• webpack.config.js
    • The client doesn't have one because Create-React-App again provides one out of the box so I didn't need to specify it there

You may have noticed I have a yarn.lock inside client and a package-lock.json inside server. I intentionally use yarn for client-side and npm for server-side because it helps me just keep those separate in my mind. I know if I'm using yarn then I'm in client and if I'm using npm I'm in server. Once again just a personal preference - you could use yarn or npm for both and have no issues.

You may have also noticed the Procfile which we'll get to later in the guide. As a teaser this will be needed by Heroku to deploy our server code which is why it lives inside of server.

Now that we have some context on how my project is setup let's talk about the actual process of deploying.

Deployment Process

What we're going to do specifically is host our server code on Heroku and our client code on Netlify. So our React App hosted on Netlify will make API requests to our Express API hosted on Heroku.

This will assume that you have both client and server running correctly and that you have already connected your app to a hosted database on MongoDB.

Steps

  1. Create a Netlify account or sign in if you have one

  2. Create a Heroku account or sign in if you have one

  3. Install the Heroku CLI

    • There is instructions on how to do this for both Mac and Windows in this linked article
  4. Go to your terminal and type heroku login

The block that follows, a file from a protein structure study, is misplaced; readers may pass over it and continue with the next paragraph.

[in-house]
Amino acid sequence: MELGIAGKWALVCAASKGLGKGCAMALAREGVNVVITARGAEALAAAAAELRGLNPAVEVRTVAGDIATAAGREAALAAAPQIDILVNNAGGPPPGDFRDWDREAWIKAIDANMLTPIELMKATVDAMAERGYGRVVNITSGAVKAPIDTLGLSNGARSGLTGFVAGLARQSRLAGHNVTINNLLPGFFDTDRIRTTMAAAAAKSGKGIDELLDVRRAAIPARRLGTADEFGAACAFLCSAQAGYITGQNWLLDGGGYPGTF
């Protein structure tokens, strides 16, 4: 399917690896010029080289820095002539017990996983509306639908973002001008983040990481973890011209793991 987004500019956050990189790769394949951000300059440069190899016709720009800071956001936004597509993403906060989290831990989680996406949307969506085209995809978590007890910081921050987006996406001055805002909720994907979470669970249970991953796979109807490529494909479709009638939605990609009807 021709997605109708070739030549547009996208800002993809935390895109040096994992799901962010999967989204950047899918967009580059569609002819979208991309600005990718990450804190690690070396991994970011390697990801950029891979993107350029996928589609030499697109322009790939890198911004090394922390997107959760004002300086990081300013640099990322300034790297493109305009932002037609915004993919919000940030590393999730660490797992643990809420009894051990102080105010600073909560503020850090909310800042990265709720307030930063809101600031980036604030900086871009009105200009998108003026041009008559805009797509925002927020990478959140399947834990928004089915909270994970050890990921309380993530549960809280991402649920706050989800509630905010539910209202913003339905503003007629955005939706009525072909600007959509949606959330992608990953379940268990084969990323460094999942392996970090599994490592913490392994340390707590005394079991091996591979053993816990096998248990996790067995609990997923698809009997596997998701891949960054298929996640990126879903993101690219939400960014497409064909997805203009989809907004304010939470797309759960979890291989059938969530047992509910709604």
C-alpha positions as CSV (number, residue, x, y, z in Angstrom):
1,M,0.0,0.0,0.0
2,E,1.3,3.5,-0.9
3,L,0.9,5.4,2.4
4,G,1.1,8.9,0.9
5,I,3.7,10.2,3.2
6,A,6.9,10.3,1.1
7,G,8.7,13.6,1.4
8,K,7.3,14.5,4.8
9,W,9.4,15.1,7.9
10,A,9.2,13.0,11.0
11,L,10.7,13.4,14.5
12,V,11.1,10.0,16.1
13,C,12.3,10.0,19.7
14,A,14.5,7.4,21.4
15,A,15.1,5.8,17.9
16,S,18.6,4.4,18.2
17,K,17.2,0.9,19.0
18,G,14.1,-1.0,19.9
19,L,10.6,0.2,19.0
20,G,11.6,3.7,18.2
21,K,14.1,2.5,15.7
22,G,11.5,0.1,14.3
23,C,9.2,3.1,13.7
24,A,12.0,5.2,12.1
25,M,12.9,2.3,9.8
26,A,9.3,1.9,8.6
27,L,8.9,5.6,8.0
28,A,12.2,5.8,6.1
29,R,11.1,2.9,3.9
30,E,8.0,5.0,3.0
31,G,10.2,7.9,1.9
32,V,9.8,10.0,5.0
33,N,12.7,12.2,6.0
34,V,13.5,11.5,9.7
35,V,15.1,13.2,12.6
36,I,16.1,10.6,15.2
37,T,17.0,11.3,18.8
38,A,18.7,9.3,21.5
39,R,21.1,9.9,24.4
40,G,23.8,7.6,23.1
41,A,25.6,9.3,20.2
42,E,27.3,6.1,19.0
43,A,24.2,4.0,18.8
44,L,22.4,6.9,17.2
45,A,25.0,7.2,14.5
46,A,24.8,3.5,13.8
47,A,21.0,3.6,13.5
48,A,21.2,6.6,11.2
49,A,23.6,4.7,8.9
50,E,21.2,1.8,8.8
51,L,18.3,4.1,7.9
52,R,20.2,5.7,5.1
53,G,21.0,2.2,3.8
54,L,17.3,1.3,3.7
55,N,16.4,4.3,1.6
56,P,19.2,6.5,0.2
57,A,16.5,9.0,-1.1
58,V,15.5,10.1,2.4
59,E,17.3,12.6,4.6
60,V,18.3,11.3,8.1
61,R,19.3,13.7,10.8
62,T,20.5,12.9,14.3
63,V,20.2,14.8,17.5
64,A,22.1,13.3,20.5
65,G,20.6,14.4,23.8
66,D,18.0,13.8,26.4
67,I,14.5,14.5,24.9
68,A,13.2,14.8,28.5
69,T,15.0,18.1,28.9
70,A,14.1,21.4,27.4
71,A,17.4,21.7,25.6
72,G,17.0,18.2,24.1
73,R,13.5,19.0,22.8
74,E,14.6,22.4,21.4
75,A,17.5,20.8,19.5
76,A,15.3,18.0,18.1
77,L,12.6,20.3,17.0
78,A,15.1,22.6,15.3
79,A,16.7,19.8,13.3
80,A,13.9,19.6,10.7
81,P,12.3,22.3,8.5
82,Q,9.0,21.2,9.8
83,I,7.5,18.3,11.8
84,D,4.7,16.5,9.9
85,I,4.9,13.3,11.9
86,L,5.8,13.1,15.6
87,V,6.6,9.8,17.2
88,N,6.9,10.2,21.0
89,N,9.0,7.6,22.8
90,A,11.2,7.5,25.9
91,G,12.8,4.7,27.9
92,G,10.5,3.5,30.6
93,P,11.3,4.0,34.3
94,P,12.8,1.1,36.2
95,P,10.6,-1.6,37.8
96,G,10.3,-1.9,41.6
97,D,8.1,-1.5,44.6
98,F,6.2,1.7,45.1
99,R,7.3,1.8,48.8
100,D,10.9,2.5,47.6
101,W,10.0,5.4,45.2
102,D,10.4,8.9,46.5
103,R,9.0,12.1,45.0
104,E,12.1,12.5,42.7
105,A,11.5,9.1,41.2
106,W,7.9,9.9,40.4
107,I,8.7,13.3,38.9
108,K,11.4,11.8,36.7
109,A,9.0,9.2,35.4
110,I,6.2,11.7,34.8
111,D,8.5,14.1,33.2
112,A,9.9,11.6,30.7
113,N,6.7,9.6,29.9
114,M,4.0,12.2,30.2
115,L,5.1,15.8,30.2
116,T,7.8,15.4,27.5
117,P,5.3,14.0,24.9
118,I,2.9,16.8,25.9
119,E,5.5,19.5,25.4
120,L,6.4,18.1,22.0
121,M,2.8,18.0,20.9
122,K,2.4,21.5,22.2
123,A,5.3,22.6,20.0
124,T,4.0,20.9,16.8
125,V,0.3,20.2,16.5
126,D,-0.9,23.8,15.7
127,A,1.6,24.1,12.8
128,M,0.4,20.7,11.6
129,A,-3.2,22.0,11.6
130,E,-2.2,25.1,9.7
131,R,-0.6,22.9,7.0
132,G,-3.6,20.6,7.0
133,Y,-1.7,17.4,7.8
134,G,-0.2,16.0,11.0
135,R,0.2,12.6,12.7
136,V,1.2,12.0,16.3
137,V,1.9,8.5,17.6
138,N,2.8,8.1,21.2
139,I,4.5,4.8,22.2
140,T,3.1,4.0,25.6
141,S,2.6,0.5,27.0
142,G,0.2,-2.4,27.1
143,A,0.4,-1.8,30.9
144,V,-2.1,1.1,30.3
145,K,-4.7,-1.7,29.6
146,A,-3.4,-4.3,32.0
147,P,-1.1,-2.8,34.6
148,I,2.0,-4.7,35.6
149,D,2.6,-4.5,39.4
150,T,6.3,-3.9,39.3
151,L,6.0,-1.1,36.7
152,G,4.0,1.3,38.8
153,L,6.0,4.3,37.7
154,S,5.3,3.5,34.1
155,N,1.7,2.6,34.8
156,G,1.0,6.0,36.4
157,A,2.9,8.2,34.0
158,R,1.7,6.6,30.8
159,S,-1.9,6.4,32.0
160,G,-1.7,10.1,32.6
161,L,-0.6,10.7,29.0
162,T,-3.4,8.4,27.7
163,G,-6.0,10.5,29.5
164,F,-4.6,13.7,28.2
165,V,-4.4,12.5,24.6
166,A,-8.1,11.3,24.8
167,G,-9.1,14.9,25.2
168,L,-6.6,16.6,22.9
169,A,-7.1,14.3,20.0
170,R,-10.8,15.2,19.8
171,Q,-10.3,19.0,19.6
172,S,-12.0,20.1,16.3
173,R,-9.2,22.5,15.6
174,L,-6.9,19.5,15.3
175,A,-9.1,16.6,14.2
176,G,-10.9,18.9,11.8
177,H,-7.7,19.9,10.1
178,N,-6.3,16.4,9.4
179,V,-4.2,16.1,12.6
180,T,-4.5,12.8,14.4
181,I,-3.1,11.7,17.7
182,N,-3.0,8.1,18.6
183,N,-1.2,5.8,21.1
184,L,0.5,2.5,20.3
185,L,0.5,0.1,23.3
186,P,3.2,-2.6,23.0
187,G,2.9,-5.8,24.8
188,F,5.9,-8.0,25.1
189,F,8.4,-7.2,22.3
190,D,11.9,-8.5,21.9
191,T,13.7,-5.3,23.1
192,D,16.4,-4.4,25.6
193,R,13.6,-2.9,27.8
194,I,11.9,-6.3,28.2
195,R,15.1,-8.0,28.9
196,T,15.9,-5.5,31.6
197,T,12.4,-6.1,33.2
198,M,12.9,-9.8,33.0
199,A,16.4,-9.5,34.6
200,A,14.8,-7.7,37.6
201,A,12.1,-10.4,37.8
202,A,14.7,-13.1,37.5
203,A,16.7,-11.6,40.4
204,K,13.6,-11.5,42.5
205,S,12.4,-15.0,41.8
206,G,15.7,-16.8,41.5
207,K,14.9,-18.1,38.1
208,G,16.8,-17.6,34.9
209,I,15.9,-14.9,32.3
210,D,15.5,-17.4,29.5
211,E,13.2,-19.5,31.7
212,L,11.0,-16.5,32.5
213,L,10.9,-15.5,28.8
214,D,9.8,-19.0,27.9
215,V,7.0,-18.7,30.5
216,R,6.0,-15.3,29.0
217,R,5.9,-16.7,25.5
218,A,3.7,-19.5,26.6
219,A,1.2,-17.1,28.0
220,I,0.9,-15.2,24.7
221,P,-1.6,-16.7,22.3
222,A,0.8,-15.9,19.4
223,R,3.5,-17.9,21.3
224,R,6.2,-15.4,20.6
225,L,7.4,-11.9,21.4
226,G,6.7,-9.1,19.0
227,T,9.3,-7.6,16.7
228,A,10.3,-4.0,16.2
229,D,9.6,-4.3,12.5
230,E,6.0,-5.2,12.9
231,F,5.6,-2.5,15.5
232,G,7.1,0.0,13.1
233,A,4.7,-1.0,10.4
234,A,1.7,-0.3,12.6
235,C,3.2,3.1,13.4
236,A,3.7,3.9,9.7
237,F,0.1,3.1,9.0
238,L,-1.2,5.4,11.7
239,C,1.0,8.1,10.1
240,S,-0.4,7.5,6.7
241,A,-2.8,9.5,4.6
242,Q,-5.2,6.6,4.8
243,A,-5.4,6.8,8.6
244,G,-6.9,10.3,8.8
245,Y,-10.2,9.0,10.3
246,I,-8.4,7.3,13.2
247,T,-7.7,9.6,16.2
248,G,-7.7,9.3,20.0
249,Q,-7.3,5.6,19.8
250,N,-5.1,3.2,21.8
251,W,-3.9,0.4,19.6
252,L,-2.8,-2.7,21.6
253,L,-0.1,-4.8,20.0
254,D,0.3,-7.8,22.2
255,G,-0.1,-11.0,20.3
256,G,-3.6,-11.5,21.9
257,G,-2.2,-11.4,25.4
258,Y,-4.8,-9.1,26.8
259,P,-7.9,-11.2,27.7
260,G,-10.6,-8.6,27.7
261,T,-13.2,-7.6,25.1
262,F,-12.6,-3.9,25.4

• This will prompt you to press any key, once you do it will take you to your browser where you will just need to click 'Log In'.
    • Once this is successful you can close that browser window and navigate to your text editor now with your project open
  5. Create a file named Procfile, no file extension, in /server directory.

    • Include this text and this text only in the Procfile
      • web: node dist/main.js
    • This tells Heroku what to do after building our app - which specifically is to run our bundled file from webpack with all of our server logic inside it
    • If we didn't include this it would likely build just fine but never actually start our server
  6. Now we must add to our server/package.json the following block:

    • You can more than likely add this anywhere (not nested in any other property) but I added it right below the "main" property near the top in the server/package.json.
    • Recommended to check your node and npm versions first to know which versions to put in this next block. While it likely won't break your app with a slightly different version it is safer to specify the versions you used in development to prevent unexpected behavior.
    • node -v or node --version to check your Node version
    • npm -v or npm --version to check your npm version
    • Add those versions that return to this engines property if they're different than mine.
    • I used "14.x" for node to say, "As long as the major version of Node is 14 then use the latest minor version. Major version releases are when they're likely to be breaking changes which we want to avoid.
    "engines": {
        "node": "14.x",
        "npm": "6.14.7"
    },
    
  7. We need to allow access to your MongoDB database now from a new IP address. For simplicity, I added all IP addresses to be allowed.

    • BIG NOTE: In a production app you do not want to allow all IP addresses to access your database! You will want to find the specific IP address that hosts your server-side and add just that one as allowed.
    • The app I deployed does not contain any sensitive information. It's just a simple card game so no need for me to be super secure. Once more, do not do this for a real production app or even a side project that may contain sensitive information.
      1. Go to the MongoDB Website and sign in
      2. Navigate to the Project you're deploying using the dropdown on the top left MongoDB project drop down menu
      3. Then click the Network Access tab on the left side bar MongoDB Network Access Tab
      4. Click the green button on the right of the screen that says Add IP Address MongoDB Add IP address button